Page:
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JNU culture demands indiscipline - Rahul Ramagundam

The Indian Express ()
3 December 1996

Title : JNU culture demands indiscipline
Author : The Indian Express
Publication : Rahul Ramagundam
Date : December 3, 1996

The editorial "Futility of Education: Time to crack the
whip in JNU", (November 20) touched the raw nerves on the
campus, due to its disturbing and dangerous content.
"Because the truth involves us all", reiterates the
punchline of The Indian Express in its propaganda blitz.
This rejoinder is a tribute to its commercial punchline.

First the incident that provoked the editorial. L. K.
Advani, President of the Bharatiya Janata Party, was
invited by the university's Spanish Centre to release a
book by its chairperson. The concerned book dealt with
Spanish-Hindi grammar, a subject which in no way falls
within the ambit of Advani's known expertise. The stud-
ents of JNU took the book release function as a guise to
provide the legitimacy to Advani's politics in the acade-
mia.

What is JNU culture, forcible alteration of which the
editorial demands, by the way? Ask any student of the
JNU what has been his most lasting impression while
studying on the campus? The walls, voice, in unison,
would proclaim. The walls are the first teacher that a
fresher in the JNU learns from. The walls, of academic
and hostel buildings, reflect the concerns that the
students nurture. The posters on the walls identify with
raging emancipatory struggles all over the world. The
students seek solidarity with the oppressed, knowing very
well that they cannot do much.

In the crucible of JNU come students ,from varied back-
ground and from far-flung areas of the country. There is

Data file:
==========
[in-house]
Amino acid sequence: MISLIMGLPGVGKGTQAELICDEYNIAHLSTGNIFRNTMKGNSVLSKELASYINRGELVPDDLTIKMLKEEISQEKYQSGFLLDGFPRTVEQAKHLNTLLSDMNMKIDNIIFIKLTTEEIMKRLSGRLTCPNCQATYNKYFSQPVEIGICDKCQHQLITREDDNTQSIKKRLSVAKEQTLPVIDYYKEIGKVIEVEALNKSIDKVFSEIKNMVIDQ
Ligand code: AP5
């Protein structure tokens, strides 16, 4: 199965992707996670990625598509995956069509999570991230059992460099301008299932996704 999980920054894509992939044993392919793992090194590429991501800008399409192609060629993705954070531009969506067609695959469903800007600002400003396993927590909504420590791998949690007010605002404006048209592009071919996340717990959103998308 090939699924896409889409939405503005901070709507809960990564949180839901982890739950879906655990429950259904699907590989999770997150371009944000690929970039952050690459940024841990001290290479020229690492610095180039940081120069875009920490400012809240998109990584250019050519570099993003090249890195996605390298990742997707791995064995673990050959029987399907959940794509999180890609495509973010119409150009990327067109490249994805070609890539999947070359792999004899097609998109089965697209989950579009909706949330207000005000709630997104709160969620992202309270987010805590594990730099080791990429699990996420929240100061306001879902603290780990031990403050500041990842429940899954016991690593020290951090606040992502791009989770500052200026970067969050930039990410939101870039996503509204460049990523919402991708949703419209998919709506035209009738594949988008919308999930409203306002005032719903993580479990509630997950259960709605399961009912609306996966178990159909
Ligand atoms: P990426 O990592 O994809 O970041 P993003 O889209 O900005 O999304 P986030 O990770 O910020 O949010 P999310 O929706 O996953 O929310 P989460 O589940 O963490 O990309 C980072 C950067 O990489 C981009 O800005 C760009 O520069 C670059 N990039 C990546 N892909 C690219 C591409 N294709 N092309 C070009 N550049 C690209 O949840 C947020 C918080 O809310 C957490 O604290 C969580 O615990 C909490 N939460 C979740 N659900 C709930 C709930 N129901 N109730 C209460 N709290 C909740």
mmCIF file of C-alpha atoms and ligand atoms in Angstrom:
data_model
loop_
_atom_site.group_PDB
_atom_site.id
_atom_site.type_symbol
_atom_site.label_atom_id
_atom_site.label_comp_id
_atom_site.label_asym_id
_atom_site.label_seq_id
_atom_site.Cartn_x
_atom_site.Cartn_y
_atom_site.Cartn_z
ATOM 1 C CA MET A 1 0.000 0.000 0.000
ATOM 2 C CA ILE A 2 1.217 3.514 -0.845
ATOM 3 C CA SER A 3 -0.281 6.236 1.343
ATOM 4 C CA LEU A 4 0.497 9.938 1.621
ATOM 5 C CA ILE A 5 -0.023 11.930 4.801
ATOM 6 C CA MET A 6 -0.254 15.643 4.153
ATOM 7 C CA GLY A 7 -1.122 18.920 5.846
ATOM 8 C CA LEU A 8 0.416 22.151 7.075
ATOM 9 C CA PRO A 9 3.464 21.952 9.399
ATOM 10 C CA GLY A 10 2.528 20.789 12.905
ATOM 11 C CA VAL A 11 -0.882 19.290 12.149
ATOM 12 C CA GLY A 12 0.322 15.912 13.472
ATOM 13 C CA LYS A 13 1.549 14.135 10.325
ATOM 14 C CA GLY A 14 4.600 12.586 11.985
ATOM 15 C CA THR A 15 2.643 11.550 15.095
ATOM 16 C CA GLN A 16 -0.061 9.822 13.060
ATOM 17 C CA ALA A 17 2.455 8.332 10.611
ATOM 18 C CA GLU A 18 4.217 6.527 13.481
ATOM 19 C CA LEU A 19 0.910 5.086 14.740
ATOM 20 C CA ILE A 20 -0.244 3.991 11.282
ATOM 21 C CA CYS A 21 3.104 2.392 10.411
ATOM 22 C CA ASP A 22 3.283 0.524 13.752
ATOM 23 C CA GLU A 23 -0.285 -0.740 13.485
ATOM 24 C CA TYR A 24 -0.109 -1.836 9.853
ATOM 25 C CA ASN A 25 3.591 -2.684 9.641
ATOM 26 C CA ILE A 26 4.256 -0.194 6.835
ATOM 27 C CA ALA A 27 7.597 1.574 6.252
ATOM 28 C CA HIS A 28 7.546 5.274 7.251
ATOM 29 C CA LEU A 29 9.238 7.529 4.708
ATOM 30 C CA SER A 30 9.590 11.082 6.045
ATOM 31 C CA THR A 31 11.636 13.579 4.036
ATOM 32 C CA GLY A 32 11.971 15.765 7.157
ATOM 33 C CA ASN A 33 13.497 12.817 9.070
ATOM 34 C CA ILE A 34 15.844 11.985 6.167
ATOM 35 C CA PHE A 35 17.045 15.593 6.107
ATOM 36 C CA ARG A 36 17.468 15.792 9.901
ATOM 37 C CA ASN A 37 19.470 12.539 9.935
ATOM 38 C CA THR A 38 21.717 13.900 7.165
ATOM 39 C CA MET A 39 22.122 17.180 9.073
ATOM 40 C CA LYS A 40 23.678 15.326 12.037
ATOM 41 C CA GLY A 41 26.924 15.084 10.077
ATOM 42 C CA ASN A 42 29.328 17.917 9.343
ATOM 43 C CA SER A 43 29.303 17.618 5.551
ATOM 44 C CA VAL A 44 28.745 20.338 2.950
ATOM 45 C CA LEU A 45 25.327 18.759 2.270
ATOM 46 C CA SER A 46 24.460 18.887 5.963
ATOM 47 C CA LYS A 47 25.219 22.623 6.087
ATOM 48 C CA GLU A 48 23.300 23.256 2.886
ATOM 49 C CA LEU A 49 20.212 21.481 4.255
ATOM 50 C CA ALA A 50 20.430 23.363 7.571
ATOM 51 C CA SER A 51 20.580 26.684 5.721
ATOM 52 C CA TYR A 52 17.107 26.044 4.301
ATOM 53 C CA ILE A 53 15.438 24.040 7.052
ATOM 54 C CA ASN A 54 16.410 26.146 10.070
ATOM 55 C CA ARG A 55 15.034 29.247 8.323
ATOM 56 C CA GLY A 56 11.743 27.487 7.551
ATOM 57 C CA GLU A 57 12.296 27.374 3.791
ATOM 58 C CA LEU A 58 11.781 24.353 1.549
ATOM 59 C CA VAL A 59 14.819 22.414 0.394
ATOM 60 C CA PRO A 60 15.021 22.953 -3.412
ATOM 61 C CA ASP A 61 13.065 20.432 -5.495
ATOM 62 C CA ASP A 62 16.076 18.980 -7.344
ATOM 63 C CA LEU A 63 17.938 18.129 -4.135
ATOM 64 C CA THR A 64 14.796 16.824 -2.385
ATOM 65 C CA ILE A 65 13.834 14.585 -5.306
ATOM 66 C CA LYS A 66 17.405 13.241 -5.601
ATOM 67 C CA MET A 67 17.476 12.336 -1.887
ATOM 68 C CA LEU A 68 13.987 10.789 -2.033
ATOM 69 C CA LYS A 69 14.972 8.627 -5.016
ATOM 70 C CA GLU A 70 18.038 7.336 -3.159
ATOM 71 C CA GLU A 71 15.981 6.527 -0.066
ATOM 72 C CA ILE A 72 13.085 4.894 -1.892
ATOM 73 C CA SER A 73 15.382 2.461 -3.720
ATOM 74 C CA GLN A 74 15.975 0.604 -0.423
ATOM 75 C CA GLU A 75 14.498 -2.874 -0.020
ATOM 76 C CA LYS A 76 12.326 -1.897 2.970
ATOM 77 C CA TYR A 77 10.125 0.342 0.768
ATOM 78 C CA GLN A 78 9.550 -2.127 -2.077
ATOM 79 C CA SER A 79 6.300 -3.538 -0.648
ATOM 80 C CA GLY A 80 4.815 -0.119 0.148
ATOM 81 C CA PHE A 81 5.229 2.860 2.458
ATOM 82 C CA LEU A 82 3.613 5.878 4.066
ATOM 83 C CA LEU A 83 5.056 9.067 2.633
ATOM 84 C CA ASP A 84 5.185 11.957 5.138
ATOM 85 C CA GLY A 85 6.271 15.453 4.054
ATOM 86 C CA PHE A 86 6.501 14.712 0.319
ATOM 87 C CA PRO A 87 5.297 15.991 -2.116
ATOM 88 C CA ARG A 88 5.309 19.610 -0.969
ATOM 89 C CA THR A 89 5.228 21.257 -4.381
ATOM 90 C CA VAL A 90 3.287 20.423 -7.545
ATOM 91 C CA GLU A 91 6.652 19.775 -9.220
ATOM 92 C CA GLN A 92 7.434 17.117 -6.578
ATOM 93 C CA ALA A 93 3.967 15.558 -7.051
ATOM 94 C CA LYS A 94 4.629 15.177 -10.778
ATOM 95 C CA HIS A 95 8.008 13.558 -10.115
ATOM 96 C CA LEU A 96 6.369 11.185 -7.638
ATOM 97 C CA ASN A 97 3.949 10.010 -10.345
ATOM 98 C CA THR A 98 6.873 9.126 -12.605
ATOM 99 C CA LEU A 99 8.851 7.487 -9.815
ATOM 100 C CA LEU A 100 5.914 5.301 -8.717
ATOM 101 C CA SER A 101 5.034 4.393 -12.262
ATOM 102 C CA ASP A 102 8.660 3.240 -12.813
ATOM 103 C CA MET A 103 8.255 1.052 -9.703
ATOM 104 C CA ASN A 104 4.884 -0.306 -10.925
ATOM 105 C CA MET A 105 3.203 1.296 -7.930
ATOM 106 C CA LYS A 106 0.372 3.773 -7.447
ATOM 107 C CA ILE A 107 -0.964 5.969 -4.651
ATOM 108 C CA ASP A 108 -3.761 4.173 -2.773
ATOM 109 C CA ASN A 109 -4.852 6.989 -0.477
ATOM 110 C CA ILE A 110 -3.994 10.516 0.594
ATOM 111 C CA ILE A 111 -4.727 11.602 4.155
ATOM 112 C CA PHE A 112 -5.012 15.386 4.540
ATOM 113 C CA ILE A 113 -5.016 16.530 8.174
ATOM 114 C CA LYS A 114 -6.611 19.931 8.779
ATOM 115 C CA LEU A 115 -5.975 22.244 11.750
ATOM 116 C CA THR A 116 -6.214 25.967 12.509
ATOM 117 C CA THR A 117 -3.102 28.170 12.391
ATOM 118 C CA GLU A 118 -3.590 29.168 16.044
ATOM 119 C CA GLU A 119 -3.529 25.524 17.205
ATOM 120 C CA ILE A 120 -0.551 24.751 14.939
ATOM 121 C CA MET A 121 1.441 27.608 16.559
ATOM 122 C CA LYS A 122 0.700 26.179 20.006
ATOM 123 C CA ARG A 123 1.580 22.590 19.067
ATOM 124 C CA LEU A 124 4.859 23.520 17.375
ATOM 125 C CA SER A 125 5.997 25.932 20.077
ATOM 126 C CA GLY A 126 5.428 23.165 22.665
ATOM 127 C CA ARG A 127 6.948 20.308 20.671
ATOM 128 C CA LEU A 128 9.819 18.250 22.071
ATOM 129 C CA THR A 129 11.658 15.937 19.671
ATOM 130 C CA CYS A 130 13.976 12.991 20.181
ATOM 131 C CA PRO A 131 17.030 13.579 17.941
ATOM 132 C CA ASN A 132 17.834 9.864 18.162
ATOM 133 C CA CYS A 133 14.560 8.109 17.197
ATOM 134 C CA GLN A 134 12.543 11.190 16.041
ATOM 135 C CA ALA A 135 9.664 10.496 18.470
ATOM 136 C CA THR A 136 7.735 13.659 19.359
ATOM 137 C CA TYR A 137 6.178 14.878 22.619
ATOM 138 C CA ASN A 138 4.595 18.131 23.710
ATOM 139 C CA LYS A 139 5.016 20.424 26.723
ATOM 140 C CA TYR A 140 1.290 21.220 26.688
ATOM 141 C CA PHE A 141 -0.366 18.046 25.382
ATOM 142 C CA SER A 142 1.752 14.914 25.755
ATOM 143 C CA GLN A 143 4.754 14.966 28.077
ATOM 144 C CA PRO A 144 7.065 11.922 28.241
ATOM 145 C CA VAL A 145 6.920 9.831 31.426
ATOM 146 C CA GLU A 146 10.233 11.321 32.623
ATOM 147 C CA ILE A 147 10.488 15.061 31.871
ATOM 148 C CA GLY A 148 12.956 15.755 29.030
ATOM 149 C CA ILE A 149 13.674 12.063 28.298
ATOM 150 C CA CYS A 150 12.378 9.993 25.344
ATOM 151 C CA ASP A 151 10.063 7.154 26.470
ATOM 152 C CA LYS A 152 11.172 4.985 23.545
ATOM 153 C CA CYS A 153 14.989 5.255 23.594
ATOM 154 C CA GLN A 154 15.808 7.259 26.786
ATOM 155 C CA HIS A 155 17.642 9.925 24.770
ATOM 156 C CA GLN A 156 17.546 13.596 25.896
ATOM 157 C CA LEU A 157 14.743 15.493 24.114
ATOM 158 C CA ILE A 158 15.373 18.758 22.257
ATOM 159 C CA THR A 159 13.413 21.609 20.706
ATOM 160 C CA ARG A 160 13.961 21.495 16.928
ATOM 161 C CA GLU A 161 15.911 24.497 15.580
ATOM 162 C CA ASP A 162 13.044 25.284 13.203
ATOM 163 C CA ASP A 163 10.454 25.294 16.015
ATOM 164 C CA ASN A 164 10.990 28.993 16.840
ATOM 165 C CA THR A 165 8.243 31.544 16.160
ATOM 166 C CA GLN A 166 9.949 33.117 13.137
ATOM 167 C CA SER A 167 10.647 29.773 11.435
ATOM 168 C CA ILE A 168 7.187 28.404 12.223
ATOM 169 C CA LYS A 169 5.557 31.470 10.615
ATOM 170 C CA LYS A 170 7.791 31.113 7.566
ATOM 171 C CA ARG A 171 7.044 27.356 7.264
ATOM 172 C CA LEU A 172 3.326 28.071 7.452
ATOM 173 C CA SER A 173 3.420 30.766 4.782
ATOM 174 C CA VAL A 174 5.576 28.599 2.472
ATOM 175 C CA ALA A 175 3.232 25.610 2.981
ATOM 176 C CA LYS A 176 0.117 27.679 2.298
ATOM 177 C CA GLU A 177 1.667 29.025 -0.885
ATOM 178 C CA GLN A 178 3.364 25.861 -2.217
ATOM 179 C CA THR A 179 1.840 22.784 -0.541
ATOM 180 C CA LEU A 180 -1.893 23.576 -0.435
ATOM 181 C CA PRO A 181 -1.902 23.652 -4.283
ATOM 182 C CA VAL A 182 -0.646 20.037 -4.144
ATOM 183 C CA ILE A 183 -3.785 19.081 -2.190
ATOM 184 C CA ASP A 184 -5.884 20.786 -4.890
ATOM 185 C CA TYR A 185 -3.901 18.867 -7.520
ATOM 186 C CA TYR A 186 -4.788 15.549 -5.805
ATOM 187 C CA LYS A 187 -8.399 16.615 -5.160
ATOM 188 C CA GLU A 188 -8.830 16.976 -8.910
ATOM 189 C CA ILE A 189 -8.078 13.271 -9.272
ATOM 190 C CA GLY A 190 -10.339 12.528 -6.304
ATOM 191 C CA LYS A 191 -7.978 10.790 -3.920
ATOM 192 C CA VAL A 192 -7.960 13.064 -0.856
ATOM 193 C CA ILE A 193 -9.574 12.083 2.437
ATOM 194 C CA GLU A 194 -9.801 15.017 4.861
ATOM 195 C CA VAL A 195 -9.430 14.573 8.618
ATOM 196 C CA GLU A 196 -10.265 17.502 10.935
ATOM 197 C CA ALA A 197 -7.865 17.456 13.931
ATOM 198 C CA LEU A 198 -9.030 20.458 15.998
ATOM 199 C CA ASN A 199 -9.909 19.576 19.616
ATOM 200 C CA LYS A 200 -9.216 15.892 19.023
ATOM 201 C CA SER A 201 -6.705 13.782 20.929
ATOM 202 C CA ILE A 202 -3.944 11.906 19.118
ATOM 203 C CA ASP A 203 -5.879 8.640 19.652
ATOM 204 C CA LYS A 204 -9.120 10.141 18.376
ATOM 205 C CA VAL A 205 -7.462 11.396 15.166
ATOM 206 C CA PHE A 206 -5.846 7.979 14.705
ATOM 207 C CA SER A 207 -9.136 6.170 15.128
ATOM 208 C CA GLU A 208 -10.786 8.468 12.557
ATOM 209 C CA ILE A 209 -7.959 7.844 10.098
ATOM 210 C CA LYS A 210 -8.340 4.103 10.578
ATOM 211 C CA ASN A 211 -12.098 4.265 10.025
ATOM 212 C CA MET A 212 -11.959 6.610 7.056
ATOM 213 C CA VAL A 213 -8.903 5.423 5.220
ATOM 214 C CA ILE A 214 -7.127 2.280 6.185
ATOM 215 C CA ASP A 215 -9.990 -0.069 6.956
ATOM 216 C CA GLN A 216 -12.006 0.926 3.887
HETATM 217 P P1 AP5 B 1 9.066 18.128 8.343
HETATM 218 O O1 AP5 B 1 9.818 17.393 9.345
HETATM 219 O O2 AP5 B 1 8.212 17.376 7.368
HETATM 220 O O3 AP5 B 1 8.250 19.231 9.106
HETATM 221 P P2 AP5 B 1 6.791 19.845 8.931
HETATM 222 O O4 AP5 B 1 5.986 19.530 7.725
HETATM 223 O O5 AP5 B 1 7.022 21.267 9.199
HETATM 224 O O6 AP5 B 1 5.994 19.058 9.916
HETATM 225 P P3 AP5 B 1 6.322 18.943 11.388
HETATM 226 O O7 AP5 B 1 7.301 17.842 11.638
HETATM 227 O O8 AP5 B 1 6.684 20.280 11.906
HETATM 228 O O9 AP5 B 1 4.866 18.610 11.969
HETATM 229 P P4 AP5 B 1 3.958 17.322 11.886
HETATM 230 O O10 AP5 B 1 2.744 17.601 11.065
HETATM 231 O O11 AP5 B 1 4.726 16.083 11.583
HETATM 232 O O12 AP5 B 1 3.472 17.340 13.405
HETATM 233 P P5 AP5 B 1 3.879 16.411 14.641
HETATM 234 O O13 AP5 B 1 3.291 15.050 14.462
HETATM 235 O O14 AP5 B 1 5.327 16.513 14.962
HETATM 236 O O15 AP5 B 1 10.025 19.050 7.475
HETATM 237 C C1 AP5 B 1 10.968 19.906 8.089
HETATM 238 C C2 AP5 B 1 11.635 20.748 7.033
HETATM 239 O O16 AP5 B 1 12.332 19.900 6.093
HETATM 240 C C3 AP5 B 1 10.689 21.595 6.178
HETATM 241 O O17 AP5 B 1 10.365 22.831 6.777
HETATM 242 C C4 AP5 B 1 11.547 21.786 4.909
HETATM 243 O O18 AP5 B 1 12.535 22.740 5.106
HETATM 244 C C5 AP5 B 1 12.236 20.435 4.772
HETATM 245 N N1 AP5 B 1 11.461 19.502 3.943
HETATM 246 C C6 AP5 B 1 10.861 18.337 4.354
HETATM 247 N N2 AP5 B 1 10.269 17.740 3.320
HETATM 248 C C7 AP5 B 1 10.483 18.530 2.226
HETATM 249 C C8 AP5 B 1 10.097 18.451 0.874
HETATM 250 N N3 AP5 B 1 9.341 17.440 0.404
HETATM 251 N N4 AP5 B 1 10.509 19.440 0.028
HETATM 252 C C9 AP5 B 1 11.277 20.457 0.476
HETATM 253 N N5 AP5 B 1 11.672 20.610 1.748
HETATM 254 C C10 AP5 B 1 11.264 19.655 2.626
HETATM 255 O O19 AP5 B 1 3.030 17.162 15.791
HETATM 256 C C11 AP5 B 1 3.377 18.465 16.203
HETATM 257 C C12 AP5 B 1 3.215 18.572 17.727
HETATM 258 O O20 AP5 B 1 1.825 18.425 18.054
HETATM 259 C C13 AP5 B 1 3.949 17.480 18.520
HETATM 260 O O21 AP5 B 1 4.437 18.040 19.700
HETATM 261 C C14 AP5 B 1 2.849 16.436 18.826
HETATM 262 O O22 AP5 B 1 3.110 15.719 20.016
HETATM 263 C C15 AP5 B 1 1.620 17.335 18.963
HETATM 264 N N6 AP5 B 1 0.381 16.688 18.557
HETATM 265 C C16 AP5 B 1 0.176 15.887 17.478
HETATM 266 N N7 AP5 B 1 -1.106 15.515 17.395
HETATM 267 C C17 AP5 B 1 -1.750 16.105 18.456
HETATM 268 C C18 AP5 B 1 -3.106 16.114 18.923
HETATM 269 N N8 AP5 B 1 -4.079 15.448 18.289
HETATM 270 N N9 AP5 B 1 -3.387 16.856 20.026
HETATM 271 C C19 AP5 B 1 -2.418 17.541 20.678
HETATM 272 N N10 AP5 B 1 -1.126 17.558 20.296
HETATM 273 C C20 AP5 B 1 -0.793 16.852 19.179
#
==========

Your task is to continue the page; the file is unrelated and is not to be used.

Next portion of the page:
something incredible about rapid adaptation rate of
students in the JNU. There is something which compels
students to adopt progressive outlook. It is not from the
books, not even from the classroom that one inherits the
"JNU culture". It is there in the progressive, emancipa-
tory breeze that enlivens the campus.

The "market forces", for which the editorial seems almost
like an apologia, needs uninhibited flow of the strait-
jacketed manpower to run its assembly line production and
earn profits thereby. Originality is suppressed with
hostility. Dissent is disapproved as that would derail
the project of techno-capitalism. Modernity with its
resurgence provides legitimacy to certain kind of knowl-
edge.

Techno-capitalism has well-defined two-pronged strategy
to perpetuate itself; a) scientific education leading to
more and more technocrats and managers; b) branding those
branches of knowledge as valuable which have visible role
in technocratisation.

Techno-capitalism began, at least theoretically, with
Marx. Marx while discussing his philosophical materialism
was the first to emphasise the primacy of matter over
mind. Thus techno-communism is as much responsible for
the hierarchisation of knowledge as techno-capitalism.
This disgust over the social sciences is being manifested
all over the world.

JNU, with its free academic atmosphere, with its tradi-
tion of dissent, is a threat to the project of India's
modernist. It is not that the JNU of today is the bas-
tion of Marxist thoughts. The complaint that the "over-
dose of Marxism has made it narrow-minded and stupid"
overemphasises the case. The JNU of present unfortunate-
ly is the pale shadow of its original self. "Market
forces" have taken the toll here too. "Idealism is out.
Individualism is in". Still the JNU is capable of put-
ting a brave face of dissent. It is the only place where
the spanners to stop the chariot of rightist politics are
still manufactured. This limited capability of JNU
perturbs the perpetrators of "one-dimensional society".

If expressing dissent is an act of indiscipline, then JNU
is indiscipline. If nonconformism is an act of indisci-
pline, then JNU is indiscipline. If adopting pamphle-
teering and not trishul is an act of indiscipline, then
JNU is indiscipline. If restraining the destructive
elements of Advani's politics from gaining academic
legitimacy is an act of indiscipline then JNU is indisci-
pline. If progressive and pro-people way of life is an
act of indiscipline, then JNU is indiscipline. If think-
ing right and rational and then acting accordingly is an
act of indiscipline, then JNU is indiscipline.

And we have no regret. Protest is our privilege. That is
"JNU culture". That is the spirit of students. If
adherence to "JNU culture" is an act of indiscipline then
we want to be punished.


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